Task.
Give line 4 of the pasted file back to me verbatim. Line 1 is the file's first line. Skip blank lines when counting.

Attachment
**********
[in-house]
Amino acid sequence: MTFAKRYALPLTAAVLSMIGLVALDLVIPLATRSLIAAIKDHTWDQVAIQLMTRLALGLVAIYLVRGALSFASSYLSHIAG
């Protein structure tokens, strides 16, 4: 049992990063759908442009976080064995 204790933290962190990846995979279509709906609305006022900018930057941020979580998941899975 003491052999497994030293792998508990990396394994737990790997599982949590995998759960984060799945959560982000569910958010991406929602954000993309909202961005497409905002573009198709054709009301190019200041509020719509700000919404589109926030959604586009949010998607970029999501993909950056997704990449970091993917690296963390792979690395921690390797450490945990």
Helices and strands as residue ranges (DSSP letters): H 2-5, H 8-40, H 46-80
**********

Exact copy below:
Helices and strands as residue ranges (DSSP letters): H 2-5, H 8-40, H 46-80